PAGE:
By now, perhaps you’ve heard about, read about or even seen the construction of the new SFJAZZ Center on the corner of Franklin and Fell Streets in San Francisco. Now complete, the 35,000-sq.-ft. building is poised to redefine live jazz in the Bay Area, as it’s funded largely by private donations and handily dispenses with the tables-and-waitresses, two-drink minimum nightclub model.
After the SFJAZZ Center was announced, entirely valid concerns rose about the “museumification” of jazz. Jazz has always thrived in nightclubs—or, for that matter, seedy bars. Charles Mingus’ famous remarks about nightclub chatter notwithstanding, a certain amount of cultural globetrotting is present when the blues is played on the stage of a $64 million performing arts center.
I’m happy to report that the SFJAZZ Center strikes just the right balance between nightclub and theater. Cup holders allow the audience to bring drinks in from the bar, but nobody drops a credit card tray in front of you while the headliner is in the middle of a particularly engrossing solo. The sound, notably, is stunning, thanks to architect Mark Cavagnero and acoustician Sam Berkow. And as a mini-amphitheater set in the semi-round, with a steeply raked floor, the hall is very intimate—capacity is 700, but feels much smaller than that. There are no seats further than 50 feet from the stage.
By now, you’ve read about how many millions went into the Green Music Center, you’ve seen photos of Sonoma County movers and shakers in tuxedos and gowns, you’ve read about the hall’s world-class lineup and perfect acoustics, and maybe you’ve thought, “Oh well, I’m not part of Santa Rosa’s upper crust—doubt I’ll ever be able to go there.”
Guess what? It’s just not true. Although last night’s grand opening twinkled with glitterati, from Nancy Pelosi to Governor Jerry Brown, today’s Santa Rosa Symphony opening offered a look at exactly how the common person can enjoy the place. White-collar donors, blue-collar fans, y’all.
I was headed to the hardware store today, to be honest, and I was certainly dressed for the plumbing aisle in cutoffs, tennies, and a T-shirt. Halfway to Friedman Bros., though, the lingering buzz from last night’s opening caused a spontaneous left turn onto Petaluma Hill Road to get myself to the 2pm symphony opening. “I’ve been watching the Santa Rosa Symphony for 25 years,” I thought to myself, “and I’m going to miss Corrick Brown, Jeffrey Kahane and Bruno Ferrandis inaugurating a beautiful new venue. . . . so I can work on plumbing? Am I nuts?”
So, bypassing the long line of Lexuses clogging Petaluma Hill Road near the Green Music Center, I parked my clunky old car in the south lot of SSU and caught the shuttle. (This is tip No. 1.) Waited for a while in line at the box office, and then asked, “Do you have any lawn tickets?” Yes, they did. What’s more, lawn tickets were free. That’s right: F-R-E-E.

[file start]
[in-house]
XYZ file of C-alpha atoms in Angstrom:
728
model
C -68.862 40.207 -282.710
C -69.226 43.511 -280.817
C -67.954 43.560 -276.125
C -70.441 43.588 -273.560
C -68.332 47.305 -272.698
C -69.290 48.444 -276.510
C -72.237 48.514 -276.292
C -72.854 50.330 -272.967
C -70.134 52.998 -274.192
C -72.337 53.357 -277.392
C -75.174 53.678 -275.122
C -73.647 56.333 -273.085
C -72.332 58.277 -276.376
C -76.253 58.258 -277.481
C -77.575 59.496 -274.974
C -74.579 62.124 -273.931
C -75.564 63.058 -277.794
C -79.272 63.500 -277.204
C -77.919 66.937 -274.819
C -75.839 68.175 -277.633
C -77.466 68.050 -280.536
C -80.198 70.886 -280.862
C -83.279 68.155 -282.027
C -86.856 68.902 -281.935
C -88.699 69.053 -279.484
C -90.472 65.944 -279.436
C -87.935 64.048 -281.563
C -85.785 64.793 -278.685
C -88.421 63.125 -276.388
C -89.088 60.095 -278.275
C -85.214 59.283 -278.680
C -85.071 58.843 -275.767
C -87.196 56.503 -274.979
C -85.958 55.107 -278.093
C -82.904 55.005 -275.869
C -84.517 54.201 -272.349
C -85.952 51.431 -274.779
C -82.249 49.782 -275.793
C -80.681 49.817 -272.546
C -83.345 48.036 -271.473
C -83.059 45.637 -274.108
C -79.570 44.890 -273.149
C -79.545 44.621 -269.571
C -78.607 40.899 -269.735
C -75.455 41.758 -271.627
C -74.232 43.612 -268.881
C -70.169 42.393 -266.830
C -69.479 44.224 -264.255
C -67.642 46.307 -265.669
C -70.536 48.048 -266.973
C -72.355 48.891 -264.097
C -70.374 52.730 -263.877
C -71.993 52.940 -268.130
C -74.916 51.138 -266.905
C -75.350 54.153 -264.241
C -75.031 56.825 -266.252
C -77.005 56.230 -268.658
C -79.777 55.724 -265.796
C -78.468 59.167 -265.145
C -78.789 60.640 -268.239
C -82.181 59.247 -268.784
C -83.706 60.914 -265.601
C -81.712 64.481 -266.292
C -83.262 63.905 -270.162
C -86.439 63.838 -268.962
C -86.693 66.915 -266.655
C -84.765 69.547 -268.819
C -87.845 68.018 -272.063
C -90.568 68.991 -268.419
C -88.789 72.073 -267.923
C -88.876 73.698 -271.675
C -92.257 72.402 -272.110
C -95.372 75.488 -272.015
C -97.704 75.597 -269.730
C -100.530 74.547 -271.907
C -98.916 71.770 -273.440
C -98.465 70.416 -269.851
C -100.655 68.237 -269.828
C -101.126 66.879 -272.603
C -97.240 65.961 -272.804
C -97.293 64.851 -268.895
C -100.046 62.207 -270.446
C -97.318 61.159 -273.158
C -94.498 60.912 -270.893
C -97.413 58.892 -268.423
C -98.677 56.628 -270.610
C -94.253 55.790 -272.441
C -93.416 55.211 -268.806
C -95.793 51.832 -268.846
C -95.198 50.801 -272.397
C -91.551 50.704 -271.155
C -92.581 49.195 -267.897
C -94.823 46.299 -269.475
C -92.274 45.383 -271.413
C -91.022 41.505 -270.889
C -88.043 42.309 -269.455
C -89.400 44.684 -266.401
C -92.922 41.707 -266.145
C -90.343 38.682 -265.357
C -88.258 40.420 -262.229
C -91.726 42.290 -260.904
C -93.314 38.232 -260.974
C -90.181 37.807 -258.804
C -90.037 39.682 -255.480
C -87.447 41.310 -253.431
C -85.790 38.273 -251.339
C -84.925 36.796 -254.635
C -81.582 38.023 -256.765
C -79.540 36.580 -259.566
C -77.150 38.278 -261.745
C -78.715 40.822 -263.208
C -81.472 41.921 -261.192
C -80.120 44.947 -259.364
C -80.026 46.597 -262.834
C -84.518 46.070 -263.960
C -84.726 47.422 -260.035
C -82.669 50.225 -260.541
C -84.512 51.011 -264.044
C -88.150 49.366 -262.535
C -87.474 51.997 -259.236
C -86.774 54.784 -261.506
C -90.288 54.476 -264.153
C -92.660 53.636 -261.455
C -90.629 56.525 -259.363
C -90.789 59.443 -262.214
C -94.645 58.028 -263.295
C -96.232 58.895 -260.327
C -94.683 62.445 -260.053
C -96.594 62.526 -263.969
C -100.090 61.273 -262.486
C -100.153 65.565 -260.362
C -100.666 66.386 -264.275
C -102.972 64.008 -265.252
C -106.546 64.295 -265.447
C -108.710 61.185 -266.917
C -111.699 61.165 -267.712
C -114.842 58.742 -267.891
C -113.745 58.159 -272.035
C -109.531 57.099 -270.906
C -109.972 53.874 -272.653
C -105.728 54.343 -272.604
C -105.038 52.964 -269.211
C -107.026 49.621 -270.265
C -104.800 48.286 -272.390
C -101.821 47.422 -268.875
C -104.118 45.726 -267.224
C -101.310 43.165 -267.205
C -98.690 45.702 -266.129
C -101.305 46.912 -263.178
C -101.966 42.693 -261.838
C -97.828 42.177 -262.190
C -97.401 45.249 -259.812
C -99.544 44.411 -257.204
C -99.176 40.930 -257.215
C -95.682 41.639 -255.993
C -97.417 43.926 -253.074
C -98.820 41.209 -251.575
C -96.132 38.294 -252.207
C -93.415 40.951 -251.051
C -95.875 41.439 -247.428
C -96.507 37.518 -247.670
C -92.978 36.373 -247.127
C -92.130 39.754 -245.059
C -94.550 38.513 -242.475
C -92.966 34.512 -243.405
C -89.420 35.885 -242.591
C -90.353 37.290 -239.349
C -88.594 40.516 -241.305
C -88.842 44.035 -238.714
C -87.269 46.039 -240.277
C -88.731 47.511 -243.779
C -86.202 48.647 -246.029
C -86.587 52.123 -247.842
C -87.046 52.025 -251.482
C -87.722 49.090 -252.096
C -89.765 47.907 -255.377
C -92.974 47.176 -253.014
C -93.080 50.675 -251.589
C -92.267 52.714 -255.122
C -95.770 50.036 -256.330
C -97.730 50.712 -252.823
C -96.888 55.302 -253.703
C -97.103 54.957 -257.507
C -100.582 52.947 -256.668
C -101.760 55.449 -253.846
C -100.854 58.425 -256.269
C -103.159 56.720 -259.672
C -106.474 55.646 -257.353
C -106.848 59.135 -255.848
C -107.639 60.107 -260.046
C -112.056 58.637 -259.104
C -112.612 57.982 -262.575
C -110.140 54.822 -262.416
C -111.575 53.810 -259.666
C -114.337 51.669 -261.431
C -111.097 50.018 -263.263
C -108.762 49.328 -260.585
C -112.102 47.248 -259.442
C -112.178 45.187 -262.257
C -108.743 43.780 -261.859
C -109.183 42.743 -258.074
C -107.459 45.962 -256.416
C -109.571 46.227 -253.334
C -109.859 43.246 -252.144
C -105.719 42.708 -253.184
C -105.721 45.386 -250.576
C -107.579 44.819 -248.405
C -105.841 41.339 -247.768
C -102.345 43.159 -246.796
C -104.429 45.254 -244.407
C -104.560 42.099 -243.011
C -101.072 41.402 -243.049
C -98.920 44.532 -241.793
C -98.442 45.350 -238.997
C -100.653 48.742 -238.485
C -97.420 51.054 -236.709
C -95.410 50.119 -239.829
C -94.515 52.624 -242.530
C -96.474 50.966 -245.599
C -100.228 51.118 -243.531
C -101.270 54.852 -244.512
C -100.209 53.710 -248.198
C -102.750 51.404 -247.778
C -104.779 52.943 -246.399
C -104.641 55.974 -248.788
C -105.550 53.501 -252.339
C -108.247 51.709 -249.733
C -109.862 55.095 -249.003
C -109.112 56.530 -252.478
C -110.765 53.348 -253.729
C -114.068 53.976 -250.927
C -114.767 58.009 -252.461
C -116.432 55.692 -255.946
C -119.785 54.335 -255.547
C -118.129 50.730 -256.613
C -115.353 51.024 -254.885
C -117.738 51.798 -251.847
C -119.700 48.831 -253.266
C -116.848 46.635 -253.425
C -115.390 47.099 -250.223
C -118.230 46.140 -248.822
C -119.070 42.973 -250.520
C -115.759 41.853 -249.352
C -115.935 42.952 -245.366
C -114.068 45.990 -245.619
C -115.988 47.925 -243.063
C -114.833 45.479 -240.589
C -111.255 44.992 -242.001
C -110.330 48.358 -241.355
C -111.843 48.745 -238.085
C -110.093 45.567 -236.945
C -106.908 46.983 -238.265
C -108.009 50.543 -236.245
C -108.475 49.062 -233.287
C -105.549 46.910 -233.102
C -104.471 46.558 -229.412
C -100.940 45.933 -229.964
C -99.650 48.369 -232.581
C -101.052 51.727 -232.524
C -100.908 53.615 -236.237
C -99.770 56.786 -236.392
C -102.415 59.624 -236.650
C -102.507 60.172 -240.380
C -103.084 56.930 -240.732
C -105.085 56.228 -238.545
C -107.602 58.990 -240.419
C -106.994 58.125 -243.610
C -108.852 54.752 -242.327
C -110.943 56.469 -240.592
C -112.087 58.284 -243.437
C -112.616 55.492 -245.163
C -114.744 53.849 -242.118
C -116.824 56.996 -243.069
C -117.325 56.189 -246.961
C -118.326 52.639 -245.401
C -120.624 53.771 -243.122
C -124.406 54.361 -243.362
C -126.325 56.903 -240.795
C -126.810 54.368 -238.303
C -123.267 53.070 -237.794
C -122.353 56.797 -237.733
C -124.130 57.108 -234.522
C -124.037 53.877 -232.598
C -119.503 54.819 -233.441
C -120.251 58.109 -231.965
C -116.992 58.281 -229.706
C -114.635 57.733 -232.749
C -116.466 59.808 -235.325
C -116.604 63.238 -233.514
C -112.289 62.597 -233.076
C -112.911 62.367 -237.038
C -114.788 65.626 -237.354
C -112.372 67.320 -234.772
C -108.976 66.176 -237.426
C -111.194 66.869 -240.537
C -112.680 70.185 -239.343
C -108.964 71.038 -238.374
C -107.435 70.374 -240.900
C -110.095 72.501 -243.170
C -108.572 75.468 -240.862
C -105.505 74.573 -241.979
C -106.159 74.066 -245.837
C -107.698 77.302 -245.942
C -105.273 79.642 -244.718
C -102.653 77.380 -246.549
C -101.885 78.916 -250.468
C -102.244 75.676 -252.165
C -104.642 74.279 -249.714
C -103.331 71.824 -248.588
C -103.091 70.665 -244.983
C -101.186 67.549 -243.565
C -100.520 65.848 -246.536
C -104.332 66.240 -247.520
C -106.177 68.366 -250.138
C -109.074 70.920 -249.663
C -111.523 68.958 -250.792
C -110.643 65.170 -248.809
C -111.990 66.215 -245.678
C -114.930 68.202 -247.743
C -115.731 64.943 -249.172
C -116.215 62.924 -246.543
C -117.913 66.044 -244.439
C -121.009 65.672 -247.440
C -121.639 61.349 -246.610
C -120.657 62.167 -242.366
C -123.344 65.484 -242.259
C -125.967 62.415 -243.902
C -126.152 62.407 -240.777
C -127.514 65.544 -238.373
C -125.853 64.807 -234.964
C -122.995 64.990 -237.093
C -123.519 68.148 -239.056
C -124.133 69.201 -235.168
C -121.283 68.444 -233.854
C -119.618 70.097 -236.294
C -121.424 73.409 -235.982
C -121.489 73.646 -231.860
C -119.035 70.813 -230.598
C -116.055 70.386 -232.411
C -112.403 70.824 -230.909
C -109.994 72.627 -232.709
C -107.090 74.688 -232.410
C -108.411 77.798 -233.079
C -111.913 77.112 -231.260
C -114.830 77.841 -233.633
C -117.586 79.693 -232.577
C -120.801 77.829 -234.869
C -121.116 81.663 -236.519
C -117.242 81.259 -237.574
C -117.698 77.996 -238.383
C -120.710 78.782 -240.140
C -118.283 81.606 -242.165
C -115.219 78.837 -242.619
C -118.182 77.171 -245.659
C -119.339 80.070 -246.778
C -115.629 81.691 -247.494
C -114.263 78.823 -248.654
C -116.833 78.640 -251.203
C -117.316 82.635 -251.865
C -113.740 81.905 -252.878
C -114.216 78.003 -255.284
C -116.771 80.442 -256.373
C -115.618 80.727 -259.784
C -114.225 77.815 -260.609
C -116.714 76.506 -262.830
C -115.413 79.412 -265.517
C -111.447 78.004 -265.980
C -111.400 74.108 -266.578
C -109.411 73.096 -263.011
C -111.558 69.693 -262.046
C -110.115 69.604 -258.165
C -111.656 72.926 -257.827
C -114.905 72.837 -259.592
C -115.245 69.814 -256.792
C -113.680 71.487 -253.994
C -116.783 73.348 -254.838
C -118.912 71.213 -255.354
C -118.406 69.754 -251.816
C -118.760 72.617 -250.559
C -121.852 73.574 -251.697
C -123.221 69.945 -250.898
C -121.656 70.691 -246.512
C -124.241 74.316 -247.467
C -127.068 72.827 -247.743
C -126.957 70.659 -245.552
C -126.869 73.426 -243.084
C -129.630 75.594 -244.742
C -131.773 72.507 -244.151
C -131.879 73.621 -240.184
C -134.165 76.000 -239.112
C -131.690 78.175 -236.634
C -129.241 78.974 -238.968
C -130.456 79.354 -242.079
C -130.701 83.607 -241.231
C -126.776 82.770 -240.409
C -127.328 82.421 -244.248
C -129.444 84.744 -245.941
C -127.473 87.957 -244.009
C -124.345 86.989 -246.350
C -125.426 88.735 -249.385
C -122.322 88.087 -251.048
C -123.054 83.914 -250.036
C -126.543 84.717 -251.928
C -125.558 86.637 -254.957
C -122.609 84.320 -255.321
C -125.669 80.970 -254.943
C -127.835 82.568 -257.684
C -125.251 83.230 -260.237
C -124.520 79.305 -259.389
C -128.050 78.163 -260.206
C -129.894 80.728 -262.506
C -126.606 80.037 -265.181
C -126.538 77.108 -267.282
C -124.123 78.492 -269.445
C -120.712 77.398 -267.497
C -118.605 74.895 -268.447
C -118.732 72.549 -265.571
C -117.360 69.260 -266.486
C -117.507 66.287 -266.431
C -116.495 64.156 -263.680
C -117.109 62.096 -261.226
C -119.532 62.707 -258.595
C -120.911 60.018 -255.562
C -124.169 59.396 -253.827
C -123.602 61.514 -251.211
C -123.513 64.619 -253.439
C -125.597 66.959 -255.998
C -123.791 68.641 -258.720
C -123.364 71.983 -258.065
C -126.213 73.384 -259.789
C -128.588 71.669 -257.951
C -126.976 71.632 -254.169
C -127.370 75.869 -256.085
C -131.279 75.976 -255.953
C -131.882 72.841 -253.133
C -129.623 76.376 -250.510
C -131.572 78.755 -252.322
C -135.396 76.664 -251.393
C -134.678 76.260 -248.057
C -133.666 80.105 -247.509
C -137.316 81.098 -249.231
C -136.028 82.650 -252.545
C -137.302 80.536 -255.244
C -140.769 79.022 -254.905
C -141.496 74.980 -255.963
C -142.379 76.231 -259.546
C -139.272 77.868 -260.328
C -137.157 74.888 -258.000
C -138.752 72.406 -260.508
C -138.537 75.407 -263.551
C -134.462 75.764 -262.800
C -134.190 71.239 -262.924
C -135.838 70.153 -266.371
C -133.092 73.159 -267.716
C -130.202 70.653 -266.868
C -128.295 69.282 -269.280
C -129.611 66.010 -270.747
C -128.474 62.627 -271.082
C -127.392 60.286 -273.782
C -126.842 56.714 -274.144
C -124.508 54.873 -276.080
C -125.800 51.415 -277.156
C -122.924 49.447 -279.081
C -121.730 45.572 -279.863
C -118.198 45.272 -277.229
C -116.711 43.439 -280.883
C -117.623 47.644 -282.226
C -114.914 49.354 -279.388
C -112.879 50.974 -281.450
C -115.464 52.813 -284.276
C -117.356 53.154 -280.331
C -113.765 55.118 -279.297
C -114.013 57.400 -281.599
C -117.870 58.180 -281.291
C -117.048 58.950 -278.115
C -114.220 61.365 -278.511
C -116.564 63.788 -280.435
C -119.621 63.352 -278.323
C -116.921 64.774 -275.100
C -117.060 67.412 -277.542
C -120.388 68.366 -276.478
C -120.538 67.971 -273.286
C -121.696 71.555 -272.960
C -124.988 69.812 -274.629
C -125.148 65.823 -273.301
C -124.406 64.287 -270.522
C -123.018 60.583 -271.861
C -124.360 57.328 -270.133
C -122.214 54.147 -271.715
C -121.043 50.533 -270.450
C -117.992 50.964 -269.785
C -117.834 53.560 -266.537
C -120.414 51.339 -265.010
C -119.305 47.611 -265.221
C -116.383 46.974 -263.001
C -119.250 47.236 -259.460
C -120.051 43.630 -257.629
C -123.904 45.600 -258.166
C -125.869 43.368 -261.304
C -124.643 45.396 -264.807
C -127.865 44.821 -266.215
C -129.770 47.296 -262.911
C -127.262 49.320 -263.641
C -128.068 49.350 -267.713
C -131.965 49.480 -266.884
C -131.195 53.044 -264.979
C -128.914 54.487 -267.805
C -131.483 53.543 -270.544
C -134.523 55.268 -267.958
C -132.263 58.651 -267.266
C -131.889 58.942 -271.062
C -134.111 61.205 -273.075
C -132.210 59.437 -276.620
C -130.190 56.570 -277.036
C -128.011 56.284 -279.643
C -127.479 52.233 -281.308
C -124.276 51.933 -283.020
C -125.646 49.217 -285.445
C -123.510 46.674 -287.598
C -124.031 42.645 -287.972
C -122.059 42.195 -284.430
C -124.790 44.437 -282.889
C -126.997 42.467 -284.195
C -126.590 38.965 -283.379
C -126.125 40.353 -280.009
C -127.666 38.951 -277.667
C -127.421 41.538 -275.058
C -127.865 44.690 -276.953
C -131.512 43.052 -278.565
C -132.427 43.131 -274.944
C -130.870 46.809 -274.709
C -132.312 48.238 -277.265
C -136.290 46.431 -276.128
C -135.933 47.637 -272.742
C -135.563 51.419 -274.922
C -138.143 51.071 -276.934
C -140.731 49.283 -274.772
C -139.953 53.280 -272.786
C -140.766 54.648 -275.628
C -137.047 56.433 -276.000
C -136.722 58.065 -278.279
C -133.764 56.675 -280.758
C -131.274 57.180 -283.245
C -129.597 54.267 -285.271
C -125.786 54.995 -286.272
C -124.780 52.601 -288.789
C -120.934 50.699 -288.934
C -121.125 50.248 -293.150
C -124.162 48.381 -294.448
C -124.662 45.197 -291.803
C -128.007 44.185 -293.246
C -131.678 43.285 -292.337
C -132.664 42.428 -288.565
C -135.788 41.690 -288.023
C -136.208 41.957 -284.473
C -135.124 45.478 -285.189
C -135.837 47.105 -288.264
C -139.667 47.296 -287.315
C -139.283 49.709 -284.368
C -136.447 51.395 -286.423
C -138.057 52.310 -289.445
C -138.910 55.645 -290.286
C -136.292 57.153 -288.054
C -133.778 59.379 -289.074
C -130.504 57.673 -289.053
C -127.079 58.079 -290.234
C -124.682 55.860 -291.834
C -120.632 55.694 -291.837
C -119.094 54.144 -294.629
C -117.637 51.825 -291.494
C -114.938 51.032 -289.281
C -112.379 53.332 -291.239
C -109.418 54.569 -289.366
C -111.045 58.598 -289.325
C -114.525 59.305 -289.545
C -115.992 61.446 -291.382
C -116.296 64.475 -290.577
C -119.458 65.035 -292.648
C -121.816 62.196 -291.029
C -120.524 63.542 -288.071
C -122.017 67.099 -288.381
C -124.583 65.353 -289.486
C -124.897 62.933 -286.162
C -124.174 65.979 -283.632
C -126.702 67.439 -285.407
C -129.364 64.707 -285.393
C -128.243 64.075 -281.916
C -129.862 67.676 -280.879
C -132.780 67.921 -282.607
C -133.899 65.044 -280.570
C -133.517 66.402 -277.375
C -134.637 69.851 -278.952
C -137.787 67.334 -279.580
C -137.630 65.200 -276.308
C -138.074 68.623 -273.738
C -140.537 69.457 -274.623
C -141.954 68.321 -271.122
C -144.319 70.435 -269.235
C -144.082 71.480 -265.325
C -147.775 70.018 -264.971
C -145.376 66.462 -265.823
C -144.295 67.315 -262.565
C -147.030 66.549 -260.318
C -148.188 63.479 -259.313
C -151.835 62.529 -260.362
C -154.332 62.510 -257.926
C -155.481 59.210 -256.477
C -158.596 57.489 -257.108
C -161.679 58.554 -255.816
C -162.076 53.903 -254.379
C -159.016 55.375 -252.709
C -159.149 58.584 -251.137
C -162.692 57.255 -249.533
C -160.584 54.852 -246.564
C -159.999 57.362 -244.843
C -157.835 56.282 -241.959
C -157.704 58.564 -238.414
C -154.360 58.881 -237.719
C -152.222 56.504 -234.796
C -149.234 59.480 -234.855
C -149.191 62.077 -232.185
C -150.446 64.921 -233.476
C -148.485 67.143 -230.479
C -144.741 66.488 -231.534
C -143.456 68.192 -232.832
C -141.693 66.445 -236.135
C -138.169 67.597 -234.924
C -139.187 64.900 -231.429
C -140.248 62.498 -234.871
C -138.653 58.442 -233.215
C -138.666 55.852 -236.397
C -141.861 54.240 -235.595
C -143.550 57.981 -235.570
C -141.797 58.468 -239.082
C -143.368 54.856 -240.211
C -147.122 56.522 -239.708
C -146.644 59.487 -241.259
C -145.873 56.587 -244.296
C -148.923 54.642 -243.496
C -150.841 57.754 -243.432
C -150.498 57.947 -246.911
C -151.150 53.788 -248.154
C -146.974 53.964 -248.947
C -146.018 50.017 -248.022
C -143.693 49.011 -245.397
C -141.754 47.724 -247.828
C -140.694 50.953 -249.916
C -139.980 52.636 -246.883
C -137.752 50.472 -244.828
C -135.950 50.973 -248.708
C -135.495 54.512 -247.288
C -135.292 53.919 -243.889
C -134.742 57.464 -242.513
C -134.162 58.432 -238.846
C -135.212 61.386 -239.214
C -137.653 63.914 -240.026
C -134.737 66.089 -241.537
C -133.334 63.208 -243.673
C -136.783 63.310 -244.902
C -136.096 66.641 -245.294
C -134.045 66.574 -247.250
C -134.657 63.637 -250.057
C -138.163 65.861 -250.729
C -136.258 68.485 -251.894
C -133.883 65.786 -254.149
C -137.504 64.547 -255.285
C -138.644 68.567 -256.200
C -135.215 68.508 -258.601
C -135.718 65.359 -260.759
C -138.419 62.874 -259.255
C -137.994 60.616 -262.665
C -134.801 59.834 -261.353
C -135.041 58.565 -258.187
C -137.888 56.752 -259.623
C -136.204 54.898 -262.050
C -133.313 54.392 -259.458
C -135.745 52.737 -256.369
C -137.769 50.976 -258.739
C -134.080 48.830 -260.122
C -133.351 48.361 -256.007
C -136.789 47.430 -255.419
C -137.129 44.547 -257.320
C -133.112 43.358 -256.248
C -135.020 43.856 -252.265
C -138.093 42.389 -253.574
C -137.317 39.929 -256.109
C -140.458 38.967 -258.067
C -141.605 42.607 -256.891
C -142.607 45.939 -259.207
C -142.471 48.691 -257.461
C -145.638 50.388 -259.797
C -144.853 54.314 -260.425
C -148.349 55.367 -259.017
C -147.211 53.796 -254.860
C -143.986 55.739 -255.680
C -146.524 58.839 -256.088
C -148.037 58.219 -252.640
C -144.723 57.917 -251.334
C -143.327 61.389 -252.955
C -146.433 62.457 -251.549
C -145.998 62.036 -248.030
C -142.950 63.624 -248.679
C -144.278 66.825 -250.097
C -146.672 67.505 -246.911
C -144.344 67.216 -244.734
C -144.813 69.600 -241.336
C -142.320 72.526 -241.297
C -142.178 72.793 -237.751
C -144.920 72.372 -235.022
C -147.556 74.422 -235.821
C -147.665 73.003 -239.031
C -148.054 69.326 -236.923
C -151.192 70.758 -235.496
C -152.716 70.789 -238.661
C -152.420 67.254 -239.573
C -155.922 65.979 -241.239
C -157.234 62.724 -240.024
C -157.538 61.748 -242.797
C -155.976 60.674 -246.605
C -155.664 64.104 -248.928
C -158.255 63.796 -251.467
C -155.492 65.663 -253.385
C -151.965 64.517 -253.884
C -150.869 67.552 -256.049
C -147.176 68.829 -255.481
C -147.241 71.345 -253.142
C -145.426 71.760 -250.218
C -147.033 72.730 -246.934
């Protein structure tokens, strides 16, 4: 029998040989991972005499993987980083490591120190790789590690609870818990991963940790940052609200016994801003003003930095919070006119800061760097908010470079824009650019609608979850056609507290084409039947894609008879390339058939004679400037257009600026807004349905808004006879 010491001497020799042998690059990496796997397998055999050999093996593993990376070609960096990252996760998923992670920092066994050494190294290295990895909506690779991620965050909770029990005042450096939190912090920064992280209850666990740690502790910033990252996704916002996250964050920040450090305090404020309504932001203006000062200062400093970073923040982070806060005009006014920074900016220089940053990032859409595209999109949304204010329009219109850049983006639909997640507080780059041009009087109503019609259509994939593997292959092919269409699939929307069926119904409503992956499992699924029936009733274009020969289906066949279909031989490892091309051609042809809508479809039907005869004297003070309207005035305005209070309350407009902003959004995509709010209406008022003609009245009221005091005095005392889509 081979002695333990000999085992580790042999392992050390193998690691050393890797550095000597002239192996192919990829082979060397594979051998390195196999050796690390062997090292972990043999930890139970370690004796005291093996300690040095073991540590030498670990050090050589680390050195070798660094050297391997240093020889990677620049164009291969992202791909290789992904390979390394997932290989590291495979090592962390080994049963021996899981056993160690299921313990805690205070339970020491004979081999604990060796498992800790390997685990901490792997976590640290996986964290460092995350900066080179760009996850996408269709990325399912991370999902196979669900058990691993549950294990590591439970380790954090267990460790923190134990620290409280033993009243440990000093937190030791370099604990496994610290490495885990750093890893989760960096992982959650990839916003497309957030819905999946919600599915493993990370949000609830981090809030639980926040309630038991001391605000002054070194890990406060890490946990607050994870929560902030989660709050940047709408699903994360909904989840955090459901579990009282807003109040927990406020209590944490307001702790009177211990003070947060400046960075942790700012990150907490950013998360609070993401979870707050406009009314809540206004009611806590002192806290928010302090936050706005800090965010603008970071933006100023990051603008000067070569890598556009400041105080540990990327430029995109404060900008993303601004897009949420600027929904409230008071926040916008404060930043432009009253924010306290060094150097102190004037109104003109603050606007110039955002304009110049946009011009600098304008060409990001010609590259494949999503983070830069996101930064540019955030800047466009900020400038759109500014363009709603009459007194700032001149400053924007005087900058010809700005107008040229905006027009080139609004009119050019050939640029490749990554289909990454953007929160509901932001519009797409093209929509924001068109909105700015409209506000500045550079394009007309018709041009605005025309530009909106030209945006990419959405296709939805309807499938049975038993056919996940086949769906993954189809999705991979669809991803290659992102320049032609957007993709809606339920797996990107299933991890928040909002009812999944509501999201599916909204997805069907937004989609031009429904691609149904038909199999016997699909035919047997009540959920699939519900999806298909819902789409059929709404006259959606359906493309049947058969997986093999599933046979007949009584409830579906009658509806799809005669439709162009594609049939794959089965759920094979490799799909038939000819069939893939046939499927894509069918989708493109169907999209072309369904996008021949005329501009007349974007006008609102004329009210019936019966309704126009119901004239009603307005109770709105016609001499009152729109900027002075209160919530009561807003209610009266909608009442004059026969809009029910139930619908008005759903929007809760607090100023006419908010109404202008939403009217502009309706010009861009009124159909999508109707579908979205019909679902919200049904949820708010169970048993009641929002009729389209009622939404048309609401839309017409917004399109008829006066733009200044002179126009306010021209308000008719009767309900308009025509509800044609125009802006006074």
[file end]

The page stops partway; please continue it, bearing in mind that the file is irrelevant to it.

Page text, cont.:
I felt underdressed for a symphony opening, but lots of other people out on the lawn were wearing shorts, too. Some were eating hot dogs. Others were laying flat on their back in the grass. A few dudes were drinking Lagunitas IPA. See those trees down the side of the concrete walkway in the photo below? That’s considered “lawn,” too, meaning you can sit just as close for a fraction of the cost—we sat far off to the side, but still, right up front.
So, yeah, did I mention the concession stands? Formerly, the Santa Rosa Symphony food offerings were limited to wine and cookies. I scanned the menu today, which included salads, wraps and fruit bowls, and got a burger. It was five bucks. Another three bucks bought my three-year-old a hot dog. That’s half the cost of ballpark prices, right there.
And about that three-year-old of mine. There’s no way I could have brought her to a grand opening of the symphony at its old home. Outside on the lawn seemed like a safe bet. Being able to talk to her about the pieces, the instruments and the performers while we listened to the music and watched the jumbotrons on either side of the lawn made it a special daddy-daughter outing—her first symphony. Those with kids, take note.
Yes, it was hot. But that’s another bonus of the lawn’s casual nature: if you want to leave, you just get up and leave, without worry of disapproving stares from the benefactor’s circle. Plenty of tables were abandoned by the end of the program, and we bailed just before the end of Bolero to beat both the heat and the traffic. In doing so, we passed even more people who were lounging around barefoot, fanning themselves in tank tops or flip-flops, or just plain sleeping on the ground. Sleeping on the ground, at the symphony! Crazy!
From the Notebook: What a treat it was to watch Corrick Brown conduct again, and yet the highlight for me was Jeffrey Kahane, whose piano playing I’ll take over Lang Lang’s any day. His notes have far more definition, and unlike Lang Lang, he extracts from the score what the composer truly intends instead of what he believes will most titillate the crowd. . . . Symphony Executive Director Alan Silow waxed the usual rhapsodies about the hall, predicting that in ten years, Sonoma County would become as well-known a destination for the performing arts as we are for our wine. But he also delivered a veiled reference to election year, noting that the emotional connection music provides can be “a really healing force in a divided world.” . . . Charlie Schlangen, symphony board president, thanked several of the hall’s donors, and Don and Maureen Green stood up to receive another sustained, thunderous standing ovation . . . Seated applause for all the others.